Hong Kong democracy activists in call to ‘end one-party dictatorship’ at June 4 ceremony despite earlier warning
The Hong Kong Alliance in Support of Patriotic Democratic Movements of China held a wreath-laying ceremony to remember June 4 victims and said it would not stop chanting its slogans
Pro-democracy activists in Hong Kong on Thursday called for an end to “one-party dictatorship” in China, as they marked the deaths of students and activists in the 1989 Tiananmen Square crackdown on the day of the Ching Ming Festival.
The Hong Kong Alliance in Support of Patriotic Democratic Movements of China held a wreath-laying ceremony beside a memorial the group placed near the Tsim Sha Tsui clock tower, as those attending took turns to pay tribute to the dead on tomb sweeping day.
The alliance also set up promotional material about social activism in China, with some banners saying: “End one-party dictatorship.”
An “end to one-party dictatorship” – along with “building a democratic China” and “vindicating the Tiananmen Square crackdown” – has been one of the alliance’s main principles since its formation in 1989. It also organises the annual June 4 vigil in Hong Kong.
Alliance chairman Albert Ho Chun-yan said the group would not stop chanting the slogan.
They were responding to recent remarks by former pro-Beijing lawmaker Tam Yiu-chung, a deputy to the National People’s Congress Standing Committee, who said that those making such calls ran the risk of being disqualified from future elections in Hong Kong.
“We will continue asking China to end one-party dictatorship and implement a democratic election system,” Ho said.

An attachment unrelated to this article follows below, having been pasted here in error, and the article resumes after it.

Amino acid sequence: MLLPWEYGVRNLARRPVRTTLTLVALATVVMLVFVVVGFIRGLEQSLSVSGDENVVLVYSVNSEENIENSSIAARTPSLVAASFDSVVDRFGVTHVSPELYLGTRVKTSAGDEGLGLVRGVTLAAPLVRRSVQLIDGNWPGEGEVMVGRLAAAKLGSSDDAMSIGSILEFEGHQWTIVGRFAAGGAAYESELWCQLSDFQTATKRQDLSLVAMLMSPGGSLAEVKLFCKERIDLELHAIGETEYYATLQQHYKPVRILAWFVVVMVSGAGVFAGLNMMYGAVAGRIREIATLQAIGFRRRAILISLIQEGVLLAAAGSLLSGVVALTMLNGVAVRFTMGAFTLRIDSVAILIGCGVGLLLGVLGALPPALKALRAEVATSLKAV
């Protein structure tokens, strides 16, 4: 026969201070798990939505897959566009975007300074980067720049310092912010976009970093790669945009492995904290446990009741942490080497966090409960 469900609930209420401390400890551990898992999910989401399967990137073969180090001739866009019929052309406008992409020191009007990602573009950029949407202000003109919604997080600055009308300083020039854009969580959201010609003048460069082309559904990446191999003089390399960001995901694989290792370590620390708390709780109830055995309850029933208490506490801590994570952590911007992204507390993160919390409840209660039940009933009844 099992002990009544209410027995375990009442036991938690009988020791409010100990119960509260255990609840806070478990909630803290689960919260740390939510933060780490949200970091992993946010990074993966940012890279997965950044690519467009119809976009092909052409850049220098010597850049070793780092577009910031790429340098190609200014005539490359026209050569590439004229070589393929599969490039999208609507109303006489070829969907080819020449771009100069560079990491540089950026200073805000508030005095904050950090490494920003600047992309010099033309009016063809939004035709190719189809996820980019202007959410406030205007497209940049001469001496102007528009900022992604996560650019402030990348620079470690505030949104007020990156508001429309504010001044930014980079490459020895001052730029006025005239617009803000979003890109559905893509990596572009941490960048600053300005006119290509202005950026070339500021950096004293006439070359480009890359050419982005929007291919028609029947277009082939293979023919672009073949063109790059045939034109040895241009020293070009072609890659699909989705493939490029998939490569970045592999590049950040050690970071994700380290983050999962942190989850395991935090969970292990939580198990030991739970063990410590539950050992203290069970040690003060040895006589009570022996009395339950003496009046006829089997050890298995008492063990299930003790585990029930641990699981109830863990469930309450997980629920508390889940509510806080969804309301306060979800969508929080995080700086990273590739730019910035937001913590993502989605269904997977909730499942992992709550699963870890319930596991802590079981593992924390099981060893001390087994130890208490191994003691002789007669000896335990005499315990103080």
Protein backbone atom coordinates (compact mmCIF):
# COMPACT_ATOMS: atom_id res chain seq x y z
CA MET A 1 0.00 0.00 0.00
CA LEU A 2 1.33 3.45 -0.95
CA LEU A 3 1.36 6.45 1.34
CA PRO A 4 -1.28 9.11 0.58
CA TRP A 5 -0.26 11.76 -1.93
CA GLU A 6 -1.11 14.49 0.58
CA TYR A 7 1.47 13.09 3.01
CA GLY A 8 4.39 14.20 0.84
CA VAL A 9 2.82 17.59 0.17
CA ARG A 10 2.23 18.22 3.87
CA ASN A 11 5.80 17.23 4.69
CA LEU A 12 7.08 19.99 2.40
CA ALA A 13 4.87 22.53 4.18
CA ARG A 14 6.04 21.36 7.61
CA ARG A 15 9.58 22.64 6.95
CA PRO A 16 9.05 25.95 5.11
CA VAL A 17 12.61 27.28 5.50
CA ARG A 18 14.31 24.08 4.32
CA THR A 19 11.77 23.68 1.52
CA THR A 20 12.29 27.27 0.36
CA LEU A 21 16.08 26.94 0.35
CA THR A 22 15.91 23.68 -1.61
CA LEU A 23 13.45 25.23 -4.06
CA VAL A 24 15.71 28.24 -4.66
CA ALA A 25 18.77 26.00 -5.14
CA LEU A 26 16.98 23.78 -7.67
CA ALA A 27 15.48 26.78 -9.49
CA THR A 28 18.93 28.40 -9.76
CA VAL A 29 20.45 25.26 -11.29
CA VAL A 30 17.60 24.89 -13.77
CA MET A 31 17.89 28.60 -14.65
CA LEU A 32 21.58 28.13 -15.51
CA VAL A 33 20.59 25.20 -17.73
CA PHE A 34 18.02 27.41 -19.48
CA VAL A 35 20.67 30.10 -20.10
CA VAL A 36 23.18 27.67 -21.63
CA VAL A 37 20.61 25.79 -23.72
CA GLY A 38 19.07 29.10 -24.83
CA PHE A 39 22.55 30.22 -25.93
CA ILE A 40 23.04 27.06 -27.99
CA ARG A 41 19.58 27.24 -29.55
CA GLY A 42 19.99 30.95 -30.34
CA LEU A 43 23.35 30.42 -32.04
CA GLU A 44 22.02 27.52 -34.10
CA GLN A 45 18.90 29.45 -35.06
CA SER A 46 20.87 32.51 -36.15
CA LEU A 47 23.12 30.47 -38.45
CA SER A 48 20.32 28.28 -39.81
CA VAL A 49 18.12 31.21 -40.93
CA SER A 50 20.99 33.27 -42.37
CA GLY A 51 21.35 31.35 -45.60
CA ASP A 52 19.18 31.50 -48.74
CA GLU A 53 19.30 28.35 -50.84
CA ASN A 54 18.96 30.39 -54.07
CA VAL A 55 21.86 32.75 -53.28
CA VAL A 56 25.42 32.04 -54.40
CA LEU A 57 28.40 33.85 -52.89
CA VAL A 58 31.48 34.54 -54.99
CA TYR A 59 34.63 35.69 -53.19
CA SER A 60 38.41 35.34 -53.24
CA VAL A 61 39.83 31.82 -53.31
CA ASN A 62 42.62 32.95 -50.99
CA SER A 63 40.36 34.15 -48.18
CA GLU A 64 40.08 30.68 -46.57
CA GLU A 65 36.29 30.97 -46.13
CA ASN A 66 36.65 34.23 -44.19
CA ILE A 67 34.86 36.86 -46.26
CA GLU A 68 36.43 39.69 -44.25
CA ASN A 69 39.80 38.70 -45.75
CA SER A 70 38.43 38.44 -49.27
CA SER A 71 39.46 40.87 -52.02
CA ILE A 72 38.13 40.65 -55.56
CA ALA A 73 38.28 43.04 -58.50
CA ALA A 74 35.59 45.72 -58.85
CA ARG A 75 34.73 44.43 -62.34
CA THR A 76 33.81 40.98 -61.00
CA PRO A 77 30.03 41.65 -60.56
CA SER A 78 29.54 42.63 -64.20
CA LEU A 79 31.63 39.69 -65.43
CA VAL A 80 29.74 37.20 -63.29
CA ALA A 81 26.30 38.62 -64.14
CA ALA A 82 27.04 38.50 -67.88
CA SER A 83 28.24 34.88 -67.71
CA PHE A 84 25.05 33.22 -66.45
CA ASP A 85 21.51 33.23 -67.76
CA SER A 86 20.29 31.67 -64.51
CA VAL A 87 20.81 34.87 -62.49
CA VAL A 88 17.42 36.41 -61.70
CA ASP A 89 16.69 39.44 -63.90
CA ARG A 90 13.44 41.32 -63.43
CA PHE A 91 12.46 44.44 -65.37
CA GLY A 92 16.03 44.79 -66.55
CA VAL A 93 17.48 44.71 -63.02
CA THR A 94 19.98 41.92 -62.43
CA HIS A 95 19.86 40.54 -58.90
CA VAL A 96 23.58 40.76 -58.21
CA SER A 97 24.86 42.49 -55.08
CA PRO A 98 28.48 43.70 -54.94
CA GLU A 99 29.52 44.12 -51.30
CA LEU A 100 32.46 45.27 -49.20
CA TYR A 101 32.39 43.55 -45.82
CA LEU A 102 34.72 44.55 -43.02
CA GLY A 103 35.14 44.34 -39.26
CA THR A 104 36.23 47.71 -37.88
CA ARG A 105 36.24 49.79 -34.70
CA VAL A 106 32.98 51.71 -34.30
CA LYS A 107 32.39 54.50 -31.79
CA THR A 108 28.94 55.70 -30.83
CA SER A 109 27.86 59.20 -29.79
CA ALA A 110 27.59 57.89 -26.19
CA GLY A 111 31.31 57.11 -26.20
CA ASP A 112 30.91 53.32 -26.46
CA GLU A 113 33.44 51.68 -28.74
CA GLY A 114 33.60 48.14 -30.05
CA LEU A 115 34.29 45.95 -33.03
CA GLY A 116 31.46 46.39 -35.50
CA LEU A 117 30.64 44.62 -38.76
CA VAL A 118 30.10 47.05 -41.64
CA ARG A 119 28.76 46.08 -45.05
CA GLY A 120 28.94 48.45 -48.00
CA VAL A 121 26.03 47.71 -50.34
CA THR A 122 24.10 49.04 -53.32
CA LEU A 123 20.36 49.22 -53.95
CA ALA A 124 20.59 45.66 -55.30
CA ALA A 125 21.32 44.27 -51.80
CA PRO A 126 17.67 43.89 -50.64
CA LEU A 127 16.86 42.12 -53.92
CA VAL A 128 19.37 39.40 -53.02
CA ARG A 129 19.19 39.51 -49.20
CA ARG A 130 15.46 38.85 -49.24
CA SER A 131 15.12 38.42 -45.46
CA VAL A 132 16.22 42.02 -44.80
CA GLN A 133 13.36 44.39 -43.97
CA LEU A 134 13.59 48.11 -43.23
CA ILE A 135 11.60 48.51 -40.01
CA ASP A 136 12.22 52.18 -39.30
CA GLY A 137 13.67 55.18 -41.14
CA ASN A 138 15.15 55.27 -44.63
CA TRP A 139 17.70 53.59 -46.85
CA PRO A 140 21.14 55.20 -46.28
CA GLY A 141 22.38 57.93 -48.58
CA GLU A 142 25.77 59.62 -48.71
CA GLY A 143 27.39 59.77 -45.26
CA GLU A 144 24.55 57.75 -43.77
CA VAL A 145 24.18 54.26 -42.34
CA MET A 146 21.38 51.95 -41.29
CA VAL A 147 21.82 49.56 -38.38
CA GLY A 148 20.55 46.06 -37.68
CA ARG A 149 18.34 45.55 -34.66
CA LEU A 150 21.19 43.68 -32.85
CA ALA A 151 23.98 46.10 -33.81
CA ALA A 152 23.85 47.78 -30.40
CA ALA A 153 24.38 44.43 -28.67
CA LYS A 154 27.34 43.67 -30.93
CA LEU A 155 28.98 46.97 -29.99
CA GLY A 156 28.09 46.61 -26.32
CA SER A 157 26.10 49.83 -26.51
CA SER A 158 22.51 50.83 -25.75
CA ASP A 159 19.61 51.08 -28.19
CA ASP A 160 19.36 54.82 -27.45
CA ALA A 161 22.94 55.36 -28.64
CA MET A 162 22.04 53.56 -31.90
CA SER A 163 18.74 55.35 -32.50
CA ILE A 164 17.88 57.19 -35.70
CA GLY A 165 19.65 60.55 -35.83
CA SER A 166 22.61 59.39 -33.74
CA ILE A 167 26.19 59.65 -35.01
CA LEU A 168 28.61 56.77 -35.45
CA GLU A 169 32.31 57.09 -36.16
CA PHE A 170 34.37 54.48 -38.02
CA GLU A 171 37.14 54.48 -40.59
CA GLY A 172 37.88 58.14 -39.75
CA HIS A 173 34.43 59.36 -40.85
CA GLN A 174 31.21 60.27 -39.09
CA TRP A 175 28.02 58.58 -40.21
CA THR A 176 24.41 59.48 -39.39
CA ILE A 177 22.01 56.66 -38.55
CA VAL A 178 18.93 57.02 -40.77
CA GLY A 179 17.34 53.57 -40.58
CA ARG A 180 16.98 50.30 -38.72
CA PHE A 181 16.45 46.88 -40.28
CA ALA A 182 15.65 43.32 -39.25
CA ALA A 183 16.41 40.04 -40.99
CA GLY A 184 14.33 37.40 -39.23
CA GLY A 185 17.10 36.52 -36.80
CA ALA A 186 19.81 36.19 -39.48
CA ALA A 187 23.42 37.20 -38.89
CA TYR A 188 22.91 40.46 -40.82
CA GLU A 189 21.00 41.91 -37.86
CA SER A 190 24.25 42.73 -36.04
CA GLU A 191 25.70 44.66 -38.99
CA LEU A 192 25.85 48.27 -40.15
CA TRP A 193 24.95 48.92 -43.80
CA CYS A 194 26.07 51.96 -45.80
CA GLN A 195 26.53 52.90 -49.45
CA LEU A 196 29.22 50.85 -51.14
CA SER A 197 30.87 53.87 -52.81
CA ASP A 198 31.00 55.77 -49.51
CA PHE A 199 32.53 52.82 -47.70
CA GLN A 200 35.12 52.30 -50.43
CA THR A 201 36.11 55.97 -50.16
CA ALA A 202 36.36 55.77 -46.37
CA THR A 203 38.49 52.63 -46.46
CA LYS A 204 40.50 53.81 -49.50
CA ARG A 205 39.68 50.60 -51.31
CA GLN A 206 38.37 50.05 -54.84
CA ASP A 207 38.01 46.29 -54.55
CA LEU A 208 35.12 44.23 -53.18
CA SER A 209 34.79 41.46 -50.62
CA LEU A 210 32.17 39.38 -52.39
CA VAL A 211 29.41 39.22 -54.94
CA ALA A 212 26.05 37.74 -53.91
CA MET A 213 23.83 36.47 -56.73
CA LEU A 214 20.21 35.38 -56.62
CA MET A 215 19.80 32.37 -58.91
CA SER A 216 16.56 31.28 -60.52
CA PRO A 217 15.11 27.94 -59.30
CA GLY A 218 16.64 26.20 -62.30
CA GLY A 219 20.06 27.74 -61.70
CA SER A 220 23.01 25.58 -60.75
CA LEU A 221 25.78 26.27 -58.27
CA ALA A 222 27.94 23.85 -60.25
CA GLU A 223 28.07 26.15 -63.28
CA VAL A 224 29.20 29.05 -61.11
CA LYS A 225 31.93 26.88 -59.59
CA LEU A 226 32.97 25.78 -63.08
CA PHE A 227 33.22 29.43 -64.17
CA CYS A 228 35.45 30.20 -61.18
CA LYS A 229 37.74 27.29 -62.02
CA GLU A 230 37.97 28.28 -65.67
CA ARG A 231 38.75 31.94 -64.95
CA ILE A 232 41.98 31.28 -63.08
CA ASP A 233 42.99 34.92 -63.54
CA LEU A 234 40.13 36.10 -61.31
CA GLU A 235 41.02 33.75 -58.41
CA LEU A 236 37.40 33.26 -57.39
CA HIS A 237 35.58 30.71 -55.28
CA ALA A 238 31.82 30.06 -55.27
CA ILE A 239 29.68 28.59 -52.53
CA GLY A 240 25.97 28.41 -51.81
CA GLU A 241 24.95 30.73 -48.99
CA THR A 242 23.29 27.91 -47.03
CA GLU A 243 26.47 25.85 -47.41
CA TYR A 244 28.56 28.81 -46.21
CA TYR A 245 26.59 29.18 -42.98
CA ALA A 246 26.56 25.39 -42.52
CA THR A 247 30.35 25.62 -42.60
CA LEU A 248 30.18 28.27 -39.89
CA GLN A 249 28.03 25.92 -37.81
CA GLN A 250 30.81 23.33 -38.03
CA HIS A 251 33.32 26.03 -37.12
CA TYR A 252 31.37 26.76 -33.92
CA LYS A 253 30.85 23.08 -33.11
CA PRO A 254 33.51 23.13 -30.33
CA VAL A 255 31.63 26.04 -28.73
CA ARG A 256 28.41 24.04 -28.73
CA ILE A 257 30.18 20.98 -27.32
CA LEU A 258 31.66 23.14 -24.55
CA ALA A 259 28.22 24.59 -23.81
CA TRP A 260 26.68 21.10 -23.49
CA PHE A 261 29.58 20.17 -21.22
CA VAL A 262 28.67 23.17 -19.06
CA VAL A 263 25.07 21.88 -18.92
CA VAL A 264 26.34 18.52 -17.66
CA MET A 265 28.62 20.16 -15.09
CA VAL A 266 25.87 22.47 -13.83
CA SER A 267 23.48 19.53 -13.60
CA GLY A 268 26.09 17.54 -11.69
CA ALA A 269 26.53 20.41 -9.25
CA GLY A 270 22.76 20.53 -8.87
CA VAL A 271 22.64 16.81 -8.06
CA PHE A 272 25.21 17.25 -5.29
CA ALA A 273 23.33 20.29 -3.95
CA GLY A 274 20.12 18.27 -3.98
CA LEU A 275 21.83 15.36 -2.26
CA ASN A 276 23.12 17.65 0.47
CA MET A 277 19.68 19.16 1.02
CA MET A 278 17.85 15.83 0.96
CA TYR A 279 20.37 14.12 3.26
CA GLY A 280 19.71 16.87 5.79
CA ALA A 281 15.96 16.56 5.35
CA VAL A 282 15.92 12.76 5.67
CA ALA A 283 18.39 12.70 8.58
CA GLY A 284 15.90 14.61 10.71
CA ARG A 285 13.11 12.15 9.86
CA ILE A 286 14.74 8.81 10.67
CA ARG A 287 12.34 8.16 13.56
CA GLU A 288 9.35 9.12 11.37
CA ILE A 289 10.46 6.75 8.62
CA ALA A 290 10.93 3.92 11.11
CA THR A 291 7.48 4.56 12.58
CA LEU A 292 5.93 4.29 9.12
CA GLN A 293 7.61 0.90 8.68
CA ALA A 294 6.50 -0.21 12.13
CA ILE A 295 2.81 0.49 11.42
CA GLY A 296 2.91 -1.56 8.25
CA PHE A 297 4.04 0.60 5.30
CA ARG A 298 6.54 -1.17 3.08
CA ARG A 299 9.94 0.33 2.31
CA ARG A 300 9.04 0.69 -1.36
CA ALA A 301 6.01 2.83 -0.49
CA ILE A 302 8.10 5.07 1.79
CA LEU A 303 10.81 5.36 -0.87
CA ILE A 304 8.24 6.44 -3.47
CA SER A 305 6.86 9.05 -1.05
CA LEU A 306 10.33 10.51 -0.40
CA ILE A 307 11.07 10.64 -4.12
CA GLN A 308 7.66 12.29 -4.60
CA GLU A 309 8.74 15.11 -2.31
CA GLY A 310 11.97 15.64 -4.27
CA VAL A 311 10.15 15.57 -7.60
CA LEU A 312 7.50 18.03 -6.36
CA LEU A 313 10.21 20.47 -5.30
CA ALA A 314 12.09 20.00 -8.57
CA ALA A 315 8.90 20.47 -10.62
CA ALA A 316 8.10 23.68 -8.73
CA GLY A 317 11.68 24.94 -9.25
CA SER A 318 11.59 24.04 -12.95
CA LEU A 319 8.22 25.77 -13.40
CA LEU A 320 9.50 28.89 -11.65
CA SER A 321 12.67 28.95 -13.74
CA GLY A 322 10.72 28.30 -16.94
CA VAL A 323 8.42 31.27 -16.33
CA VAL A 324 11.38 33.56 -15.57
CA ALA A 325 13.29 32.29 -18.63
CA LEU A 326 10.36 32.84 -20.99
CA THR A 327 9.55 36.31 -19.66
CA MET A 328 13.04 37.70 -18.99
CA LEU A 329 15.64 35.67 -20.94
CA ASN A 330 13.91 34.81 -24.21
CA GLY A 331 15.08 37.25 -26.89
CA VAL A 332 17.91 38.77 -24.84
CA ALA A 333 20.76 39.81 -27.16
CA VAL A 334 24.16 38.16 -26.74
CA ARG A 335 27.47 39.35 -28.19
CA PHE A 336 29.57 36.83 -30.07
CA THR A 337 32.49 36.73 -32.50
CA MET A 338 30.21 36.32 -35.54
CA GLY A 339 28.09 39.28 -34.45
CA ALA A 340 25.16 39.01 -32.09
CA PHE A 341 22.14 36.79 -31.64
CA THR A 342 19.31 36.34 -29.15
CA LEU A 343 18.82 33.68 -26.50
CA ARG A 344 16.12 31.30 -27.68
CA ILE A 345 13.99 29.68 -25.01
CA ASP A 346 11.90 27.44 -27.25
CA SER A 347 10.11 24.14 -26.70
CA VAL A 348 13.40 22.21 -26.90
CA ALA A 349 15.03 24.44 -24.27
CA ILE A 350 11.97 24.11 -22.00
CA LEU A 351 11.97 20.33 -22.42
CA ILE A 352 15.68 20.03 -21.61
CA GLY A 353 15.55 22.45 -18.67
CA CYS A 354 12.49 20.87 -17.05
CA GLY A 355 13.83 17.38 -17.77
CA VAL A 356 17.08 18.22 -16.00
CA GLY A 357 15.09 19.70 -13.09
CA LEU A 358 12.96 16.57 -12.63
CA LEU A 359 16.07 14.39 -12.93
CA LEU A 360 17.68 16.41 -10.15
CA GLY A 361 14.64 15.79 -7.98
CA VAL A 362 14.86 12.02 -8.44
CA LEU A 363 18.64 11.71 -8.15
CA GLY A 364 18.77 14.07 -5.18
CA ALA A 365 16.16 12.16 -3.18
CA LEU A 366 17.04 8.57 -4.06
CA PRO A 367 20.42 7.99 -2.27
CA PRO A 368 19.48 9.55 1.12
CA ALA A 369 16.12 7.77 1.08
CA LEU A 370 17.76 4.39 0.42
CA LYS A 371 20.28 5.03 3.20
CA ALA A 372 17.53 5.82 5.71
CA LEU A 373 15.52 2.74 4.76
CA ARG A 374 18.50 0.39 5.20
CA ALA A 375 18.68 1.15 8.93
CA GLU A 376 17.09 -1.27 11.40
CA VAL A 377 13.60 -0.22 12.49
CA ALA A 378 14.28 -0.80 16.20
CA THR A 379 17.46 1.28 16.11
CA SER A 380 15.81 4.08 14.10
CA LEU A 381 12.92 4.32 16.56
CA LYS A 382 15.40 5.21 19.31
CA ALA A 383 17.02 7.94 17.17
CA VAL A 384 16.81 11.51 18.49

The Democratic Party’s former chairman said Tam’s comments posed no threat to the alliance and that he “was not the first” to urge the group to give up such calls.
Fellow Democrat Lam Cheuk-ting, who took part in the ceremony, said he would not shy away from making the call in the Legislative Council.
“If you fear such things you should not have got into politics,” Lam said.
Tam, meanwhile, said his remarks last month were only made as he analysed Hong Kong’s close relationship with mainland China.
“Any organisation or individual can make their own decision on saying or doing something, I don’t have the right to stop them,” he said on Thursday.
Tam, who also said he was not speaking on behalf of the central government, added that he was only remarking that recent constitutional amendments in China meant Hongkongers would have to watch their words if they were eyeing a seat in Legco.
He was referring to a new phrase added to the Chinese constitution’s first article, stating that the Communist Party’s leadership was “the most essential feature of socialism with Chinese characteristics”.
After the Tsim Sha Tsui ceremony, the alliance joined other pro-democracy groups in Western at a rally in support of jailed activists and human rights lawyers in China. Dozens of protesters, some wearing T-shirts with the slogan “End one-party dictatorship”, marched from Western Police Station to Beijing’s liaison office on Connaught Road West.
Pan-democrats, including former lawmaker “Long Hair” Leung Kwok-hung, Civic Party lawmaker Kwok Ka-ki and independent legislator Au Nok-hin, joined the march.
Among those they called for to be released were Wang Quanzhang, a human rights lawyer who was arrested in 2015 during a massive crackdown.